The first reading and music night for the season was held under the superintendence of the committee on Wednesday last [November 1866], when the British School’s Reading Room at Whiteman's Green was filled by a numerous and respectable audience, among whom were several of the gentry
and a large number of young people, with the Rev. J Stuckberry in the chair.
The Chairman, in opening the proceedings, said that the system of holding a fortnightly meeting for the purpose of reading and music had turned out admirably, and it was agreed to carry it on again this winter, and, as he hoped, with every prospect of success, but with a slight alteration made by the committee, that limited the time allowed for reading to ten minutes.
But this was merely an experiment, and if it did not answer would be altered, and they must go on tonight at least on the new rule. But it must be understood that although when a gentleman had consumed his ten minutes in reading and must stop, even in the middle of a sentence, at the tap of the hammer (laughter) he would be allowed to resume the tale afterwards, if time sufficient was left. He would now call on the musicians to commence the evening, which was done by the performance of a popular air.
The Chairman then named George Knott, Esq., for the first reading, who read an Austrian tale “Fortune telling” …
A rendition by the choir followed and several other readings - but performances were delivered against the background of a commotion outside with the Chairman commenting that 'they would find it more profitable and pleasant in the end to spend an hour or two in the room where they would learn better manners and be less boisterous.’ The article continues:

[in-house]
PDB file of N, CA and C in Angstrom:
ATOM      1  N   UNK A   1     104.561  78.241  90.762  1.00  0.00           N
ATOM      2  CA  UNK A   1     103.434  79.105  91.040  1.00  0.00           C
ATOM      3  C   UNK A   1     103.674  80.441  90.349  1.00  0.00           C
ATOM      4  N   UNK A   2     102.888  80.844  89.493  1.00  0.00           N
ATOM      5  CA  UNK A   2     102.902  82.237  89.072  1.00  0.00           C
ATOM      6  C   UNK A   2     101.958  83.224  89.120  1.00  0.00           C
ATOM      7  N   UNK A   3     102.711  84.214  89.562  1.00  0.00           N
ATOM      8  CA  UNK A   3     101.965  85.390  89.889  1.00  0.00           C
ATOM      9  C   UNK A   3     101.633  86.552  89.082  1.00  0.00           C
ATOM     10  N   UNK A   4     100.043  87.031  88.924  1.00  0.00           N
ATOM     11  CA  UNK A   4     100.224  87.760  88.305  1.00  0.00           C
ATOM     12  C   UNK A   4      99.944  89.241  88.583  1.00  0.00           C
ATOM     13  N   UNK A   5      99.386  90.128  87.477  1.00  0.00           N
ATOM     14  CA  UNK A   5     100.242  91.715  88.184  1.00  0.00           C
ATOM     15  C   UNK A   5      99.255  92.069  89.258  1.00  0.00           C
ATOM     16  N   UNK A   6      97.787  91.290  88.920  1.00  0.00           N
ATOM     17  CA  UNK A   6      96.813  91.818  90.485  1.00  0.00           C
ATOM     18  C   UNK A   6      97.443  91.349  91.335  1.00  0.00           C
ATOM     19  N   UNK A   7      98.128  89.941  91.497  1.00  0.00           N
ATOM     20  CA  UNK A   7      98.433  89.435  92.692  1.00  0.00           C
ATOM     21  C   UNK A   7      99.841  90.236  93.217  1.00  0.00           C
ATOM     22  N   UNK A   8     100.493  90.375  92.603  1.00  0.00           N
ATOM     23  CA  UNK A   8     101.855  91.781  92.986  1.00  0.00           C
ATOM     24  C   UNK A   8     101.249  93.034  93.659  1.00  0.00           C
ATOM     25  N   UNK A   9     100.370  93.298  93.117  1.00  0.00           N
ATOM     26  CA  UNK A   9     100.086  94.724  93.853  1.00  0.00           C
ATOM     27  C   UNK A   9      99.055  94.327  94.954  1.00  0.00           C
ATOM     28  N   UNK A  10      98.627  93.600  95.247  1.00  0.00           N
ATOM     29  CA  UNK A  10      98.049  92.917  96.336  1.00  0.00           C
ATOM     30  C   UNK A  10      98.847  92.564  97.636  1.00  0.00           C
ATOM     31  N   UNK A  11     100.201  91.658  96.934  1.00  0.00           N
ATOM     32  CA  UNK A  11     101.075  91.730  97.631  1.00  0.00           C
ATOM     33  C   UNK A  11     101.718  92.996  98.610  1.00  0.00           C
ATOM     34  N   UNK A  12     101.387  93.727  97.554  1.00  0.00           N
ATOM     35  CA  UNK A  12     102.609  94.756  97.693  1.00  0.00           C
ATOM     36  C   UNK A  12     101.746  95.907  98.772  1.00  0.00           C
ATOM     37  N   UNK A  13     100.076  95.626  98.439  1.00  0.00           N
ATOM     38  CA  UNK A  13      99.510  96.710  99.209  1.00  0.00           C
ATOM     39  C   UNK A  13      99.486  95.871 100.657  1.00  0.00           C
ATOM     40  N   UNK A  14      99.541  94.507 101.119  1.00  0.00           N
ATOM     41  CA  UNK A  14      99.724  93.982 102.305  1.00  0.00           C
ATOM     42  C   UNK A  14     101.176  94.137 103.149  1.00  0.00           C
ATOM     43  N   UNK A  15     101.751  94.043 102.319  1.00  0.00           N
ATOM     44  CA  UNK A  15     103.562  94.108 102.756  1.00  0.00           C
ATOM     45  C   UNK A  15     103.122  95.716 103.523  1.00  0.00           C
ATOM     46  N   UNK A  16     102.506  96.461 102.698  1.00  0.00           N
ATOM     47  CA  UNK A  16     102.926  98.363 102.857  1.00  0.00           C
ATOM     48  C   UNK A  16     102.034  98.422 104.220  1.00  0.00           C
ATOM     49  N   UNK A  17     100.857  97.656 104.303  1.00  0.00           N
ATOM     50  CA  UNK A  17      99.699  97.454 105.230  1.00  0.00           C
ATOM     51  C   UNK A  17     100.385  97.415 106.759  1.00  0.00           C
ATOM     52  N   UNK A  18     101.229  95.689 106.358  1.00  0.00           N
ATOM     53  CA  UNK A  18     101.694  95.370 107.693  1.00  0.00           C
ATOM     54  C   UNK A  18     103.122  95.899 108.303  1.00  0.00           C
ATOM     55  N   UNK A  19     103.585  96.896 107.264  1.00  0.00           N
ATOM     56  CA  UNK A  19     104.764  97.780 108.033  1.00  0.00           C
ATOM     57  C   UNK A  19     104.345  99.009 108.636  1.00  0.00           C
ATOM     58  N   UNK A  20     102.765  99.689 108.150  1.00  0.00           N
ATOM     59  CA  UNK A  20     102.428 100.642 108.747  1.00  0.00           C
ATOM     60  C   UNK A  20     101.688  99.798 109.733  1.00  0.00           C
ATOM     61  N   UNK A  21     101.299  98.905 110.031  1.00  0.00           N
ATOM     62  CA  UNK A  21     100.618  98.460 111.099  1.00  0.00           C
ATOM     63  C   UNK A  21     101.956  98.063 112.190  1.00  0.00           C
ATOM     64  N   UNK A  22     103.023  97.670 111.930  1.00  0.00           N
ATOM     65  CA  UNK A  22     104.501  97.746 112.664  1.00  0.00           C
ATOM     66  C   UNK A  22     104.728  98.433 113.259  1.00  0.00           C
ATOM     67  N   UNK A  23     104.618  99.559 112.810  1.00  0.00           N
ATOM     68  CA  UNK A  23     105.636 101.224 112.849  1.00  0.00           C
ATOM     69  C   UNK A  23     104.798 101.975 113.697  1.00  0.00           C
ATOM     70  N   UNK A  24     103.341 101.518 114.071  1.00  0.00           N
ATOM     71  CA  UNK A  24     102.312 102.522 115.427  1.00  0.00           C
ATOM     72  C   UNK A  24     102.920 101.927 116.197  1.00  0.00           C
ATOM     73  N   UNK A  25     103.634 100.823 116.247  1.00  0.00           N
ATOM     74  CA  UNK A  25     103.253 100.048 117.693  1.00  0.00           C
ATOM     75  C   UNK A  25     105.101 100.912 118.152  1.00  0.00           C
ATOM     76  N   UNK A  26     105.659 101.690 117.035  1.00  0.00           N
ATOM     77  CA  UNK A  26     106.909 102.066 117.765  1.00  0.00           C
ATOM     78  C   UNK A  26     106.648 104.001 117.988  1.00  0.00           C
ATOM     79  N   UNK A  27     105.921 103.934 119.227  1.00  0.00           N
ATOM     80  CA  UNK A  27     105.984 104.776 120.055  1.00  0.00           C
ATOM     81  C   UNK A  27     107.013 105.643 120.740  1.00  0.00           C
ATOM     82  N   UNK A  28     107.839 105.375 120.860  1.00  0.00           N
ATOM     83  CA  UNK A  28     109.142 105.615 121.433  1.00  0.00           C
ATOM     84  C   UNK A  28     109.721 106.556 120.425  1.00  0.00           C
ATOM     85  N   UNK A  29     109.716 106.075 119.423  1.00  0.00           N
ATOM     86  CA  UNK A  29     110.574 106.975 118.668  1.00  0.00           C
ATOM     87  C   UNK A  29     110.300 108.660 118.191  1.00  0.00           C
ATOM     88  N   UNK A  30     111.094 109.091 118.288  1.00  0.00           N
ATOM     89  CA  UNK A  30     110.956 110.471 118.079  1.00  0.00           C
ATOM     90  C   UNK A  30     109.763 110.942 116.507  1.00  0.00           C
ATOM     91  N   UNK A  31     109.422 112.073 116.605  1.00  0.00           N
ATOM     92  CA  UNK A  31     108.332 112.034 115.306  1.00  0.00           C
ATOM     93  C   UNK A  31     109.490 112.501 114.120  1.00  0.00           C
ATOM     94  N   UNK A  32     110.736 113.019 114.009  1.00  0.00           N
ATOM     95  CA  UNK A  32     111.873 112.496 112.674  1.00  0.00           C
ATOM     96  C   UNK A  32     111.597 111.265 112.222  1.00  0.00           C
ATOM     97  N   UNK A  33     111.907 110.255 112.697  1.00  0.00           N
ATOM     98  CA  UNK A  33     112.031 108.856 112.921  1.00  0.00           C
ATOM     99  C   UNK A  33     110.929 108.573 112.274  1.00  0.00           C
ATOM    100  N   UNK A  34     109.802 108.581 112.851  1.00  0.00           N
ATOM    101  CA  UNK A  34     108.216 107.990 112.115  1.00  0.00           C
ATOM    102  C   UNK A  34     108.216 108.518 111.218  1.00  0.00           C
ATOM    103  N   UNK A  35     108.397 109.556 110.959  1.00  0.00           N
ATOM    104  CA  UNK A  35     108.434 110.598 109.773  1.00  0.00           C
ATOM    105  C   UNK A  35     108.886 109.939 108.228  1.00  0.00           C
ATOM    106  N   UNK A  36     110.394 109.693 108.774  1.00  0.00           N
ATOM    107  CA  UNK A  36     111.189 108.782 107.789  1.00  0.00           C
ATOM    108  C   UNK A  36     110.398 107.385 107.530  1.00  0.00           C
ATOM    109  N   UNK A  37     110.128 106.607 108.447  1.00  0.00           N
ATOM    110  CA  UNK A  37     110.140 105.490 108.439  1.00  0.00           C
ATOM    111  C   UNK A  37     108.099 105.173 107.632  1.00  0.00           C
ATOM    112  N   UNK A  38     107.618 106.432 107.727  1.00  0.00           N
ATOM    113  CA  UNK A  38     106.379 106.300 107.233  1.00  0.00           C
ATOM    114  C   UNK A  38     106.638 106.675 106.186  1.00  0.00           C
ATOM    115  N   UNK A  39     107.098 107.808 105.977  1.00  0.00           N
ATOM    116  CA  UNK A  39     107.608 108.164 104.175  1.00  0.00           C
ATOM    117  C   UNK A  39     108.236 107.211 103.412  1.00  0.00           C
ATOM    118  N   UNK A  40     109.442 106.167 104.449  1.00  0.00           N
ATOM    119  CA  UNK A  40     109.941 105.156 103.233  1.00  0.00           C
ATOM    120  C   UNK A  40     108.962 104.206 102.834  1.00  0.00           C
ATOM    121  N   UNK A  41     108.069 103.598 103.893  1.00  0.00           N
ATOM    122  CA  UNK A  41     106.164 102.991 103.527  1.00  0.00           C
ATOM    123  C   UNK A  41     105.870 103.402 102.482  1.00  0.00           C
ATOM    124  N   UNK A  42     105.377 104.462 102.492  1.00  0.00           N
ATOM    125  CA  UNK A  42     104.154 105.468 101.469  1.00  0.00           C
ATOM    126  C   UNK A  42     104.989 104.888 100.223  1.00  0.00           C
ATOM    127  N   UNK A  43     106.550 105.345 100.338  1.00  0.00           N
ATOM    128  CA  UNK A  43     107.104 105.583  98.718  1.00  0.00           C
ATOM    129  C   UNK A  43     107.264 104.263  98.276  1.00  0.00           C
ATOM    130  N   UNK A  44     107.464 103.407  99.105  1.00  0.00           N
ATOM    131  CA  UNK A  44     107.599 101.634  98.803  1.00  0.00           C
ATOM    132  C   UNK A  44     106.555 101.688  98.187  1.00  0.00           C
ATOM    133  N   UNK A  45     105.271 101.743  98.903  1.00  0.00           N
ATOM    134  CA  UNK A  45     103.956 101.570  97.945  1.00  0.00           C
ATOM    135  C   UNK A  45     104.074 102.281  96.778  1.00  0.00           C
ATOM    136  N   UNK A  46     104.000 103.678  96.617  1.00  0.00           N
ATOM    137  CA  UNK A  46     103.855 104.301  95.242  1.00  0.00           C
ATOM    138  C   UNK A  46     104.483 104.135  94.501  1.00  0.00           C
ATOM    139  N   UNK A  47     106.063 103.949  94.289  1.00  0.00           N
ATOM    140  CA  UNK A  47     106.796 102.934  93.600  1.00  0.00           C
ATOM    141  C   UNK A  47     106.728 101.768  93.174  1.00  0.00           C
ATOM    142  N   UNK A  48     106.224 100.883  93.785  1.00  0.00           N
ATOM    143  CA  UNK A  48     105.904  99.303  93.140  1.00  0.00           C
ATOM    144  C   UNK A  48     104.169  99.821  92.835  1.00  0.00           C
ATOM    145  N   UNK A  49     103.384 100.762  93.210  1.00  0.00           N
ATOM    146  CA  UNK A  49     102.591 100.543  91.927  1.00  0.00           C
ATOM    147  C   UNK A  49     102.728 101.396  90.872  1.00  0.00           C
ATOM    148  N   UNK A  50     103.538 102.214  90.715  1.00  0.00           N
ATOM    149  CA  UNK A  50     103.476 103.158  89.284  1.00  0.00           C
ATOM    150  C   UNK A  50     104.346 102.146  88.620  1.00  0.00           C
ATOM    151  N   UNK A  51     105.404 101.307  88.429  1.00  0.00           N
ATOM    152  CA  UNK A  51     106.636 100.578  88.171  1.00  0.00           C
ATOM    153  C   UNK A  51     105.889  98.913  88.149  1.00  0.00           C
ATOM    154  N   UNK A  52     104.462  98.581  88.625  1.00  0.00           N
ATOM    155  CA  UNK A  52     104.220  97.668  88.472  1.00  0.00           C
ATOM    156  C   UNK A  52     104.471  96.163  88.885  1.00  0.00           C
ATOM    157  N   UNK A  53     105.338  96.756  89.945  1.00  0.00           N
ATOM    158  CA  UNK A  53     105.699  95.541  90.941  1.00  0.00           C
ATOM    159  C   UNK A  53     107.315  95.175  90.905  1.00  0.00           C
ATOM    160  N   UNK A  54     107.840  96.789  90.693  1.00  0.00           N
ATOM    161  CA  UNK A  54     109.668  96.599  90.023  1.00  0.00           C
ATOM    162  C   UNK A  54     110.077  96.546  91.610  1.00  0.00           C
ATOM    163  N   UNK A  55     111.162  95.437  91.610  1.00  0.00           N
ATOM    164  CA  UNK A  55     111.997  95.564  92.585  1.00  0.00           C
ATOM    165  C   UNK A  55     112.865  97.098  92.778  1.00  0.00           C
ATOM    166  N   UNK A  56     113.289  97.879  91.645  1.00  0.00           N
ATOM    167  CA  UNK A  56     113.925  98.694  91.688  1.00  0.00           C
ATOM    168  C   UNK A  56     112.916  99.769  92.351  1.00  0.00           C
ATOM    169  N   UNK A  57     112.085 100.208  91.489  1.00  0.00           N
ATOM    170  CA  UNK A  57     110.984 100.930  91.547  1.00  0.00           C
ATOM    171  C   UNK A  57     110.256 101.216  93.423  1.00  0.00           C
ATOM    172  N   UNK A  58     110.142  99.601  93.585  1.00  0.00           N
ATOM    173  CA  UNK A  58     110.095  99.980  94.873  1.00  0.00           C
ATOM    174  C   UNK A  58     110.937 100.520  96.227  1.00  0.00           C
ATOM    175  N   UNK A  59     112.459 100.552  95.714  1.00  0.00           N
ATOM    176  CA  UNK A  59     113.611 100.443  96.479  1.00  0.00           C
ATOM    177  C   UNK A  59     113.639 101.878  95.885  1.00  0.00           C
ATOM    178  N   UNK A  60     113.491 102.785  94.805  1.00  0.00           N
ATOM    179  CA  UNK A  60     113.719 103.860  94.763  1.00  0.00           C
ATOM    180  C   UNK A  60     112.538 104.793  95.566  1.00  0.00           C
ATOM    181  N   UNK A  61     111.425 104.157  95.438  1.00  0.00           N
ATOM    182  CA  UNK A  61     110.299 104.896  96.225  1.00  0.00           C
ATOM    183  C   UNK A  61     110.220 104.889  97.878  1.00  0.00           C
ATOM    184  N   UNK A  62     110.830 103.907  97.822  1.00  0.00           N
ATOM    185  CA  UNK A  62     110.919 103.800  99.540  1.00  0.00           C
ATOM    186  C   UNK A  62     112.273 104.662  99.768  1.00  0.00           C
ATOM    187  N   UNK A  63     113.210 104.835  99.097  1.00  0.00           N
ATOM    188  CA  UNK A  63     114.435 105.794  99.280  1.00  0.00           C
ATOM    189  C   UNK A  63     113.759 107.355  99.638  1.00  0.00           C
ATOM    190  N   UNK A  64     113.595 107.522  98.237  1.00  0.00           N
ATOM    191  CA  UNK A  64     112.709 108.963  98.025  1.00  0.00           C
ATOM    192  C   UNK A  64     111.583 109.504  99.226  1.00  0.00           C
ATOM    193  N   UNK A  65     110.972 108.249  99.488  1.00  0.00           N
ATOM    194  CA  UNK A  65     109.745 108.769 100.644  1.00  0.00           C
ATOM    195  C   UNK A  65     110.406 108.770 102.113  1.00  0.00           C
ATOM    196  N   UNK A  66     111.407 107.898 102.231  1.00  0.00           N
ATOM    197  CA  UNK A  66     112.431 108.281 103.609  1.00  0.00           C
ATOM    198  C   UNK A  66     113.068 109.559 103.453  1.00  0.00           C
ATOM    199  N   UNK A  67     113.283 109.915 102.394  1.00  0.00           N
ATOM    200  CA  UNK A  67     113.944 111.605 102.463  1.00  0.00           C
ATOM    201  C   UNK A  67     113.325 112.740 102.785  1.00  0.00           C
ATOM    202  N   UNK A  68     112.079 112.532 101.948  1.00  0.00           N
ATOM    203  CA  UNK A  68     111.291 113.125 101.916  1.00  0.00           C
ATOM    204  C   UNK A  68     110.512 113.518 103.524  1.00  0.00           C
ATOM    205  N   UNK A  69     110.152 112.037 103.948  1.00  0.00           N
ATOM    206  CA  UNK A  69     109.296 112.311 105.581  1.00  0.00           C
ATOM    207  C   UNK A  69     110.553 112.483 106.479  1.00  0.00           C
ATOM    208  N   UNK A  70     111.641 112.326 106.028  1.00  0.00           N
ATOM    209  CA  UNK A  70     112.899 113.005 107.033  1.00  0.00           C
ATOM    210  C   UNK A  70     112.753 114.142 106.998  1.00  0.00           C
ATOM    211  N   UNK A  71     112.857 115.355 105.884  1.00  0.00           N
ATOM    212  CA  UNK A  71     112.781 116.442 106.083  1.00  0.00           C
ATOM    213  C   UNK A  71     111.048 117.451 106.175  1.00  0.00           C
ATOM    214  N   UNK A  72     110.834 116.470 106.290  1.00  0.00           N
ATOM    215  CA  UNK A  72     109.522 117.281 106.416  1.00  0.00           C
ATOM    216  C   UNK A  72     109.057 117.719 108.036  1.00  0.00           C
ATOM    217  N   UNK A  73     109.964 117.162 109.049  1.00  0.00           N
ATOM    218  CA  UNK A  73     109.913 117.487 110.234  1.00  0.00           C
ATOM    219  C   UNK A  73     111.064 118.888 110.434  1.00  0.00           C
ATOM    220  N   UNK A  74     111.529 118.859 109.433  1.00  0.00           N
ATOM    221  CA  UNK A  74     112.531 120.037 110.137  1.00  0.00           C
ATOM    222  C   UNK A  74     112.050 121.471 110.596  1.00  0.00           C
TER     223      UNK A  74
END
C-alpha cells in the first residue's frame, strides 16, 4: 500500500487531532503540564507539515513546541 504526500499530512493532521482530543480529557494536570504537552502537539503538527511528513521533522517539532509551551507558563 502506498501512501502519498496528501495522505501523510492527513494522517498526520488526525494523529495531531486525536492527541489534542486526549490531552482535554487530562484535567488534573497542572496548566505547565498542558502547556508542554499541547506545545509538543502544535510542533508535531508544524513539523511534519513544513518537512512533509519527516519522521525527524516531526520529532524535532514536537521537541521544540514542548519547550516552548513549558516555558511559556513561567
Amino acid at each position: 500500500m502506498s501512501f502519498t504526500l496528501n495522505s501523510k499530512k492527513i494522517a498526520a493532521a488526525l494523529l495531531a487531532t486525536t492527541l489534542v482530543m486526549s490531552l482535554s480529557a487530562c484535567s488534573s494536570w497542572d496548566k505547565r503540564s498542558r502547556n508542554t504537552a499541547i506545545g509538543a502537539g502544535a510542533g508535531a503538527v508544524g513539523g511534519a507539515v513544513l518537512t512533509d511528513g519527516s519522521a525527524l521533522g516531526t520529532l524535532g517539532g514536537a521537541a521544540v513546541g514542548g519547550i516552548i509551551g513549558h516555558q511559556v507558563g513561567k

… The Revd. TA Maberly’s Reading Rooms, at Whiteman’s Green, were also opened on Monday evening, and will be carried on every evening during the winter. There has been a great improvement since last year, and the admission to the upper rooms will be 2d [two pennies] per week, where no smoking is allowed, that to the lower room being 1d per week as before.
The upper rooms, sat apart for study and writing, have been newly papered, and the addition made to the library is a vast improvement, while a separate room is added as a study. In the lower room various games, such as bagatelle, draughts, chess, dominoes, etc., are carried on, and smoking allowed, and various newspapers and periodicals are provided.
A half-pint cup of coffee is furnished to every member each evening, gratis, and those who wish for more have to pay a trifle for the extras.
The rooms are looked after by Mr E Norris, gardener at the Vicarage and Mrs Norris, who are very attentive to the company, and keep order admirably.
From a report in the Sussex Advertiser, 6 November 1866.
NOTES: The Whiteman's Green Roading Room has long since been demolished, probably pre 1960. It was located opposite today's Tollgate Lane on what is now the garden of a private house.
If anyone has a better photograph of the Reading Room at Whiteman's Green please do get in touch.
Contributed by Malcolm Davison.